Imagine you could be transported into another world different from yours, but looks just as real without leaving your location? This exactly what virtual reality or VR for short as set out to do. Virtual reality is a digitally generated 3D environment designed to fool your sight and hearing (and probably more in the future) into thinking you’re somewhere else. To experience a virtual world, you need a VR headset. When you put on a VR headset and it is turned on, you are immediately transported to a different world, not physically of course.
The reason a VR experience looks so real is that it doesn’t just show you two-dimensional images like on a regular screen. What you see on a screen depends on where you are in space and where your head is facing. This is usually referred to as six degrees of freedom, three directional movements, and three positional axes. So just like in the real world, you can move up and down, left and right, and front and back. You can also move your body in the three-dimensional plane.
Although the concept of virtual reality has been around as far back as the 1950s it only began to make waves in 2016 when it was made available to consumers by Oculus and HTC. Ever since then, several other companies have come up with VR headsets making improvements after improvements to ensure their users experience totally immersive virtual worlds. There are currently about three types of VR headsets in the market; standalone VR headsets, PC or console-based VR headsets, and mobile-based VR headsets.
Standalone VR Headsets
These are VR headsets that have everything needed for a VR experience included in the headset. This includes the battery, processor, screen, memory, storage, sensors, and so on.
PC or console-based VR Headsets
A PC or console-based VR headset only has the necessary sensor it requires alongside the screen. It requires an external device like a PC or a console to power it. It also rarely comes with a battery and is instead connected to an external power source.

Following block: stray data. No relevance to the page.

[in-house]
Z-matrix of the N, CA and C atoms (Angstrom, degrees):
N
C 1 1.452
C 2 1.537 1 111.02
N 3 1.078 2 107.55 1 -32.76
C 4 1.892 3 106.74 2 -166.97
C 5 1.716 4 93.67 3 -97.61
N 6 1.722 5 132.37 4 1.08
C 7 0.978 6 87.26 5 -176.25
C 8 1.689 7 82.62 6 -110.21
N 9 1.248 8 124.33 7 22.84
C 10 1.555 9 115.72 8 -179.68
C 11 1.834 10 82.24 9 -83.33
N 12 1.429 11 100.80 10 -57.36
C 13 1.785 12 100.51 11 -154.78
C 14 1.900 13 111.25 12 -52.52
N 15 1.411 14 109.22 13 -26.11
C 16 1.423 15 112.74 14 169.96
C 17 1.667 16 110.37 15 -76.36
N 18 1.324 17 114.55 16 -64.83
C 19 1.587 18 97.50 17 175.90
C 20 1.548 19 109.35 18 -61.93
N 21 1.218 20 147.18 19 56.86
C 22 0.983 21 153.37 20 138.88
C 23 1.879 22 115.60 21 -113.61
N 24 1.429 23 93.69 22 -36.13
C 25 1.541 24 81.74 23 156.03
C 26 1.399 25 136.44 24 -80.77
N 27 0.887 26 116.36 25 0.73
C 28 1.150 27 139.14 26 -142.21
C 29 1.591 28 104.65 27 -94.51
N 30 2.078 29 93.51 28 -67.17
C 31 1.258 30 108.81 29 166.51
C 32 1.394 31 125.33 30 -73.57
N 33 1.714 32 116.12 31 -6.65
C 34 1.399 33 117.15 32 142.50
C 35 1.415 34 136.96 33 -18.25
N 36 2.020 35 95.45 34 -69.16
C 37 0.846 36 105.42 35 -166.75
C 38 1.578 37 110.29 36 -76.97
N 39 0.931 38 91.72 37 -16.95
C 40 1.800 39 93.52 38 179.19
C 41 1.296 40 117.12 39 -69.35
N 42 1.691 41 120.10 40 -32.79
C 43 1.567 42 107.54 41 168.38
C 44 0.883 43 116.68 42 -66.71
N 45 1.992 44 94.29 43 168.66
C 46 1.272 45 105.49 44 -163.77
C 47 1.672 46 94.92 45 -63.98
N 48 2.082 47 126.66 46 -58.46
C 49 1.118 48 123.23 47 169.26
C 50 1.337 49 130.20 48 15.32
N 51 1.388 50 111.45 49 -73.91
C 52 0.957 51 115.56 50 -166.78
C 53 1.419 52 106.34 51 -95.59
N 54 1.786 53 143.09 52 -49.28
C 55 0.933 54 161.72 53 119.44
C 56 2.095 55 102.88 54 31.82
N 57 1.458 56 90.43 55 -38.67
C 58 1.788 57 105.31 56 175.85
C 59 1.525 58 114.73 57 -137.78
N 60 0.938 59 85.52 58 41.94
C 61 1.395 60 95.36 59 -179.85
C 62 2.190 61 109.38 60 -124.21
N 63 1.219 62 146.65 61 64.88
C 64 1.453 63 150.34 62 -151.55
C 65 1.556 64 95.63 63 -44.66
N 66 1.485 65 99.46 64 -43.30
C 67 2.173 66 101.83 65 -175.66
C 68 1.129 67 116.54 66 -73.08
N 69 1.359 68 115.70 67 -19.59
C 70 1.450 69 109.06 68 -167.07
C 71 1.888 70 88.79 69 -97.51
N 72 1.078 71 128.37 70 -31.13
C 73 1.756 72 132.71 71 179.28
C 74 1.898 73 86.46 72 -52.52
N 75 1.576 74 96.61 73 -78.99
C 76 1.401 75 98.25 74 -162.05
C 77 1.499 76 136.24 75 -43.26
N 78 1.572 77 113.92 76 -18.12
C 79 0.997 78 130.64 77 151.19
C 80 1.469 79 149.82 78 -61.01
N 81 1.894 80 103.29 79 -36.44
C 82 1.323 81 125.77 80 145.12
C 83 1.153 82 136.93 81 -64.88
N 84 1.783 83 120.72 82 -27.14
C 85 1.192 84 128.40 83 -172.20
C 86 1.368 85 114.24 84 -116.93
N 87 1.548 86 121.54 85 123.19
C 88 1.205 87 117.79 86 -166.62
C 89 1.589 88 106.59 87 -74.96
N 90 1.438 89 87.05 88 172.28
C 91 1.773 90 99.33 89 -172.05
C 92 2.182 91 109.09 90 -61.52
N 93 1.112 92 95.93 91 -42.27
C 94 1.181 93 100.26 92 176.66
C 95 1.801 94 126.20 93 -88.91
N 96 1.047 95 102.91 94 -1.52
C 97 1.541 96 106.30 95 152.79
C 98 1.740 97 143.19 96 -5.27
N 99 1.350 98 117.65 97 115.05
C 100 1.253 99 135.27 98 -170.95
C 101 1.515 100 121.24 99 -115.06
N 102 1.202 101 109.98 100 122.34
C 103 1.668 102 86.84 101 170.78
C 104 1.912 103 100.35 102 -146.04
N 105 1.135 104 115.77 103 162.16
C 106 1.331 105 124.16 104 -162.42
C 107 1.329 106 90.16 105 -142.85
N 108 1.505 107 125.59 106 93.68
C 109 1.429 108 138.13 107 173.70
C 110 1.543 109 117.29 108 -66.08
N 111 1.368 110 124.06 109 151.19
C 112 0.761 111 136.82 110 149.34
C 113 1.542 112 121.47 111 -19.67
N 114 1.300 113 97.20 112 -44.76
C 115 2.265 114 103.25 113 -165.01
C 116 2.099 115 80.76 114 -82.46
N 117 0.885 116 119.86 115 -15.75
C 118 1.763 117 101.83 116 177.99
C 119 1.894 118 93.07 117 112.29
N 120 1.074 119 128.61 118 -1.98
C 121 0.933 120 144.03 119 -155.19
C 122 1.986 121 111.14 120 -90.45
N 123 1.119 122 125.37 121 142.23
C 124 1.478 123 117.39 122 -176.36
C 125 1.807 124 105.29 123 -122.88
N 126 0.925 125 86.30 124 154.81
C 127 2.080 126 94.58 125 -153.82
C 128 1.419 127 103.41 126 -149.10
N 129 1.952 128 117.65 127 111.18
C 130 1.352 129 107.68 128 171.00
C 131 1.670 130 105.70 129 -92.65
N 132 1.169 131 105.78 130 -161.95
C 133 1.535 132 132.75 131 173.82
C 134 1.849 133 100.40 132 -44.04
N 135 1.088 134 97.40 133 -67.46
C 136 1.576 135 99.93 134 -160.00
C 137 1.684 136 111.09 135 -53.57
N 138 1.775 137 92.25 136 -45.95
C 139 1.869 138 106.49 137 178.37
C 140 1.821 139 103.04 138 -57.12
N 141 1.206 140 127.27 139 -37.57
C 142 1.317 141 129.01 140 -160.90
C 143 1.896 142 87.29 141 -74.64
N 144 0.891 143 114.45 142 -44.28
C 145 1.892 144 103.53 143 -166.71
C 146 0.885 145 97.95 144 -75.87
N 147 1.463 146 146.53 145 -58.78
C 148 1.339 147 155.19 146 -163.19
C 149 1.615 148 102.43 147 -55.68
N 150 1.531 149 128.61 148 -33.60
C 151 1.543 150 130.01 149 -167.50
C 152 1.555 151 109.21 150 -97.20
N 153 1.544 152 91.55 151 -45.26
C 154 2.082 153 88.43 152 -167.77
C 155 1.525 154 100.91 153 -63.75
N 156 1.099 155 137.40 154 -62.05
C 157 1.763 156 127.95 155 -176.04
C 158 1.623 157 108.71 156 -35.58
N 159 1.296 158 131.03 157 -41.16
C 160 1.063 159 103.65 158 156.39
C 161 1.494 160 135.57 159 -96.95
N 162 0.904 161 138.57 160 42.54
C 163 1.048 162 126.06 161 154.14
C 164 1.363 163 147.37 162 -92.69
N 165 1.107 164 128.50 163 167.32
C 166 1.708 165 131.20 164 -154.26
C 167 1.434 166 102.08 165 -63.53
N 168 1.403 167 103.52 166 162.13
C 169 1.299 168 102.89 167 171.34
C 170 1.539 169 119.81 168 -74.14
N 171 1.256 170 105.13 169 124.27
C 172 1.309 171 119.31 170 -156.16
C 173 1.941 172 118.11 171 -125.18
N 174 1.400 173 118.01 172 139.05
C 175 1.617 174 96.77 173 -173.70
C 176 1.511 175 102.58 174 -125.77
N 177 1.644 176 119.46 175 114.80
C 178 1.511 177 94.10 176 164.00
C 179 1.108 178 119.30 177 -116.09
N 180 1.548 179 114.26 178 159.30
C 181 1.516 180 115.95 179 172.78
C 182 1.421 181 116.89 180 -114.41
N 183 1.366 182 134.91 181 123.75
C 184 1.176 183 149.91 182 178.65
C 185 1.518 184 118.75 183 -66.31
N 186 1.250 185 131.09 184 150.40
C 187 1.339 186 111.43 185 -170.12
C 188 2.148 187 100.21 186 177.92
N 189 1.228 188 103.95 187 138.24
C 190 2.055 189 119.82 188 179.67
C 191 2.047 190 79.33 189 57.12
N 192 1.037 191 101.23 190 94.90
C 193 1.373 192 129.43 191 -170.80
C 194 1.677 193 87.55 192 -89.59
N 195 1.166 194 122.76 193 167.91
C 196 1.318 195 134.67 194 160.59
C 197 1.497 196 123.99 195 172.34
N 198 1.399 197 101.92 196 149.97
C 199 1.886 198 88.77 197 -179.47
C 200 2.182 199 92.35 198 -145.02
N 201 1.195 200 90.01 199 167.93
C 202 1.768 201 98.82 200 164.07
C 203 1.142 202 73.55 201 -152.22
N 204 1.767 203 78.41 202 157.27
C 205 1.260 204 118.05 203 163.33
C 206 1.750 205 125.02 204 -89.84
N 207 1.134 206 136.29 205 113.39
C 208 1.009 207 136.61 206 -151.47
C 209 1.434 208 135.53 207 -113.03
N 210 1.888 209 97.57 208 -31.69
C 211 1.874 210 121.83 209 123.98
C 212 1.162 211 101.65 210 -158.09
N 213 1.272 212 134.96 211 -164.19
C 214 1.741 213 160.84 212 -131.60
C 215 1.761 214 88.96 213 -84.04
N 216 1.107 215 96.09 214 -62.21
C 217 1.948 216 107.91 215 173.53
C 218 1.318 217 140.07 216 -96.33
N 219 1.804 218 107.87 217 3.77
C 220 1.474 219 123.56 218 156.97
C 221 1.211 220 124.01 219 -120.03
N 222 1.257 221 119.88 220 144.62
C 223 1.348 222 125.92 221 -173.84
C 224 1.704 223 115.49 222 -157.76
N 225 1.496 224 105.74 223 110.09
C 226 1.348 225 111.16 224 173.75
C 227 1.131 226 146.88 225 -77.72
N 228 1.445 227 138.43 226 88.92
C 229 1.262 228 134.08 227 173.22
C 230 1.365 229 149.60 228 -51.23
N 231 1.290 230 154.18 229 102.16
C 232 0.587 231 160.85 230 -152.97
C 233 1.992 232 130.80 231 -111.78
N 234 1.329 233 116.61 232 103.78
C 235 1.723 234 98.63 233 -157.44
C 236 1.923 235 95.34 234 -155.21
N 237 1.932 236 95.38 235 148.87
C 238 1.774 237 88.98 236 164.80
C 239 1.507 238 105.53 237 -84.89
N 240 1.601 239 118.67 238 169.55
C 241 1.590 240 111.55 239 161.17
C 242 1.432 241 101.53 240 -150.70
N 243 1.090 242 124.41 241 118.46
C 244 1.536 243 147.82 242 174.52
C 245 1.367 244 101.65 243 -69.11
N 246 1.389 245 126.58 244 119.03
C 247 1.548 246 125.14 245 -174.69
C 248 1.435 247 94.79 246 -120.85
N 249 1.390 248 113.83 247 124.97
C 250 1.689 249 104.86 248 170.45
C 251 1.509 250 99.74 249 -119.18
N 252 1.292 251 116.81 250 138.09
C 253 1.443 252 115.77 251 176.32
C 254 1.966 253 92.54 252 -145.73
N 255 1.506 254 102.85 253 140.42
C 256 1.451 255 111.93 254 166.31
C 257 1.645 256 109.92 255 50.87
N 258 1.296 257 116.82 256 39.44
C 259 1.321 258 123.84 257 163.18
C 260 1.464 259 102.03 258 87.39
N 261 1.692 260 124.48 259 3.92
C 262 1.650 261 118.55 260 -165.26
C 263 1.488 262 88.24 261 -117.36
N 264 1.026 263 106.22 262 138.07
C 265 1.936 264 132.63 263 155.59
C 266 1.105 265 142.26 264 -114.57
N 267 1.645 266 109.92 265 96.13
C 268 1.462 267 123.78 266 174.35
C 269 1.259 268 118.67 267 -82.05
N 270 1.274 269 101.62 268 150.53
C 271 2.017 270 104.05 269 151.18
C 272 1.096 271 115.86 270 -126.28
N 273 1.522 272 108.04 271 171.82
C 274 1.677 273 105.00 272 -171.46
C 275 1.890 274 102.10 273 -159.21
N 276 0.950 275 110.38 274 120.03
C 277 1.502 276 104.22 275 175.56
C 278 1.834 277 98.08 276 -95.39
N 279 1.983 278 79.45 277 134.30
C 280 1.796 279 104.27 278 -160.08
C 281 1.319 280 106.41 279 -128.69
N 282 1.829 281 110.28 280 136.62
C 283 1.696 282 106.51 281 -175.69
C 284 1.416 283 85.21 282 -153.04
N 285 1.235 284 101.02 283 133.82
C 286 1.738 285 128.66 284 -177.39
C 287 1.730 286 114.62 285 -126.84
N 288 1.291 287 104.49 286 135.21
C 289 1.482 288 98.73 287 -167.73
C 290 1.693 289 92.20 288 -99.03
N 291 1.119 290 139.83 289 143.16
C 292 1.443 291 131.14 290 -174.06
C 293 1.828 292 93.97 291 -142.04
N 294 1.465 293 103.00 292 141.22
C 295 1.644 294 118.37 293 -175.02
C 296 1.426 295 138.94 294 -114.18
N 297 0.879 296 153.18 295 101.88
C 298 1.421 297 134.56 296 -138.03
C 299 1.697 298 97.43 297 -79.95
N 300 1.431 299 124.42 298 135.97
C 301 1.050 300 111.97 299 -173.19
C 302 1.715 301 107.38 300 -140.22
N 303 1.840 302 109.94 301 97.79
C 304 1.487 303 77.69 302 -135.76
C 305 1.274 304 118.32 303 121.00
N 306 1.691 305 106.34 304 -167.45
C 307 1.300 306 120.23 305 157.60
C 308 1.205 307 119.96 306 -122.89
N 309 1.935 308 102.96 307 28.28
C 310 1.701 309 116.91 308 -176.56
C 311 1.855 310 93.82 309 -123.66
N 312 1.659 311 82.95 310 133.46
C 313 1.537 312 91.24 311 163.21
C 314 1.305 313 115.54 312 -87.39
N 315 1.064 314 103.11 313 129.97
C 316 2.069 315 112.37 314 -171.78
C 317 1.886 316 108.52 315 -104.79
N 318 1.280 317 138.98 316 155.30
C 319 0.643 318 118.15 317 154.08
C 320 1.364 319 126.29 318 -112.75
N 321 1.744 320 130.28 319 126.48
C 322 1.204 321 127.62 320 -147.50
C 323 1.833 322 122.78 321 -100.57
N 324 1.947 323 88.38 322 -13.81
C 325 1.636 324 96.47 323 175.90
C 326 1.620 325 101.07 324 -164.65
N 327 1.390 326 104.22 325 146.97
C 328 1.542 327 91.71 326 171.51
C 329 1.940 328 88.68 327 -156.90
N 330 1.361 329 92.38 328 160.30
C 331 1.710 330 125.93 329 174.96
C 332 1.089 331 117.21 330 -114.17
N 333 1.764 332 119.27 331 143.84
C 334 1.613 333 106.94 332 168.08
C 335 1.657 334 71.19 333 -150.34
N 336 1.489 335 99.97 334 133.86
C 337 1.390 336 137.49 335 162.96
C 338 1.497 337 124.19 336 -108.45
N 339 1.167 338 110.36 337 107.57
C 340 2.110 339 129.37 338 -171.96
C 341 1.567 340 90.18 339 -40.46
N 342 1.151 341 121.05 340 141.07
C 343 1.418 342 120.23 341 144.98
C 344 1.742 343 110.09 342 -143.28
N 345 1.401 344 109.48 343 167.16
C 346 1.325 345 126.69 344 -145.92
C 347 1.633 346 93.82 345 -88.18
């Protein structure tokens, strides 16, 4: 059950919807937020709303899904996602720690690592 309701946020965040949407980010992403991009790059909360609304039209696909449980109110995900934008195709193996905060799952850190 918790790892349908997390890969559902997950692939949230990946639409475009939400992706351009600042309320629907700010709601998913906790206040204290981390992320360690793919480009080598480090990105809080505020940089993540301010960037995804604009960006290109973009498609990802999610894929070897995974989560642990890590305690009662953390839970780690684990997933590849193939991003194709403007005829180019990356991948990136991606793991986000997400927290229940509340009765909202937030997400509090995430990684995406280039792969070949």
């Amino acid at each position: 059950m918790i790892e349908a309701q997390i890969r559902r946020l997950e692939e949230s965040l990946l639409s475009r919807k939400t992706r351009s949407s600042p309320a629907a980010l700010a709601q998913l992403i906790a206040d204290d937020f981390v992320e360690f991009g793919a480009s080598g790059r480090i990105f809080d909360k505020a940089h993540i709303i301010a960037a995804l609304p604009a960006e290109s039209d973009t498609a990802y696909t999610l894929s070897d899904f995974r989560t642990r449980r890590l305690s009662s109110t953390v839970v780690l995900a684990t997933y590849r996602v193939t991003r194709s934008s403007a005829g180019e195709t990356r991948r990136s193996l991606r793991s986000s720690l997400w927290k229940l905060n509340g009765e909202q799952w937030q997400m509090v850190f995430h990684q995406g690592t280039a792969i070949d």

Mobile-based VR headsets
Mobile-based VR headsets aren’t really ‘powered’ by mobile devices. They function mostly as a case for the phones. The phones are slotted into an area at the front of the headset. The phones function as the screen of the headset, they also contain the necessary sensors to make VR work. These sensors are mainly gyroscopes and accelerometers. These sensors only give three degrees of freedom though, unlike other headsets that come with additional sensors to give six degrees of freedom. And of course, a phone comes with a processor, memory, and storage.
How Virtual Reality Works?
Now, regardless of the VR headset being used, they all function in very similar ways. Modern VR headsets need about three things to function. First, the headset or head-mounted display (HMD) as it is sometimes called, a device to power the HMD, and a tracking system to allow for six degrees of freedom. Depending on the headset you are using, you might have the tracking system built into the HMD, or as a separate device.
Also, the device powering the HMD as you’ve seen above can be built-in in the case of standalone VR headsets or separate in the case of PC-based, console-based, and mobile-based VR headset. Inside the headsets is a screen that displays what you see when you wear a VR headset. Unlike a regular screen that just displays the content for you to watch, to simulate 3D visuals, the screen is divided into two and the same content is displayed on the two divisions with a slight offset in one of them. This tricks the user into thinking they’re looking at 3D objects.
That alone doesn’t give you a virtual experience though. To allow users to experience near virtual reality, every headset comes with sensors that can tell where your head is positioned and in what direction you’re moving. These sensors determine what would be displayed on the screen. For mobile-powered VR headsets, the sensors are in the phone.
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